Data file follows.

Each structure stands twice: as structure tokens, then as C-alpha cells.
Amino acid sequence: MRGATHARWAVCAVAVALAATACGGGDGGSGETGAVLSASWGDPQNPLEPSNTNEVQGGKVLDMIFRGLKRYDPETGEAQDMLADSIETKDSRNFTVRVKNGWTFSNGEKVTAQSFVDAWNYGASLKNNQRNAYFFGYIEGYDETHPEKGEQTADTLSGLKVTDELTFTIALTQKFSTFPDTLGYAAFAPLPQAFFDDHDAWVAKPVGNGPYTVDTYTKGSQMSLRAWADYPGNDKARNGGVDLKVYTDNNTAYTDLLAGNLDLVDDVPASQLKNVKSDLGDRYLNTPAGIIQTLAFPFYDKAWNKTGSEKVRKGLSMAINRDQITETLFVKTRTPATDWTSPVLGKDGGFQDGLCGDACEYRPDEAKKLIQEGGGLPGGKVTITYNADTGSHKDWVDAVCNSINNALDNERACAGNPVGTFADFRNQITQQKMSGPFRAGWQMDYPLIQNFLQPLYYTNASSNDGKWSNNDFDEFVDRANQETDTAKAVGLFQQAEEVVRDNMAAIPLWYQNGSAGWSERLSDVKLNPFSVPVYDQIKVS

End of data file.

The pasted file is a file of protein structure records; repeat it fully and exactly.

Each structure stands twice: as structure tokens, then as C-alpha cells.
Amino acid sequence: MRGATHARWAVCAVAVALAATACGGGDGGSGETGAVLSASWGDPQNPLEPSNTNEVQGGKVLDMIFRGLKRYDPETGEAQDMLADSIETKDSRNFTVRVKNGWTFSNGEKVTAQSFVDAWNYGASLKNNQRNAYFFGYIEGYDETHPEKGEQTADTLSGLKVTDELTFTIALTQKFSTFPDTLGYAAFAPLPQAFFDDHDAWVAKPVGNGPYTVDTYTKGSQMSLRAWADYPGNDKARNGGVDLKVYTDNNTAYTDLLAGNLDLVDDVPASQLKNVKSDLGDRYLNTPAGIIQTLAFPFYDKAWNKTGSEKVRKGLSMAINRDQITETLFVKTRTPATDWTSPVLGKDGGFQDGLCGDACEYRPDEAKKLIQEGGGLPGGKVTITYNADTGSHKDWVDAVCNSINNALDNERACAGNPVGTFADFRNQITQQKMSGPFRAGWQMDYPLIQNFLQPLYYTNASSNDGKWSNNDFDEFVDRANQETDTAKAVGLFQQAEEVVRDNMAAIPLWYQNGSAGWSERLSDVKLNPFSVPVYDQIKVS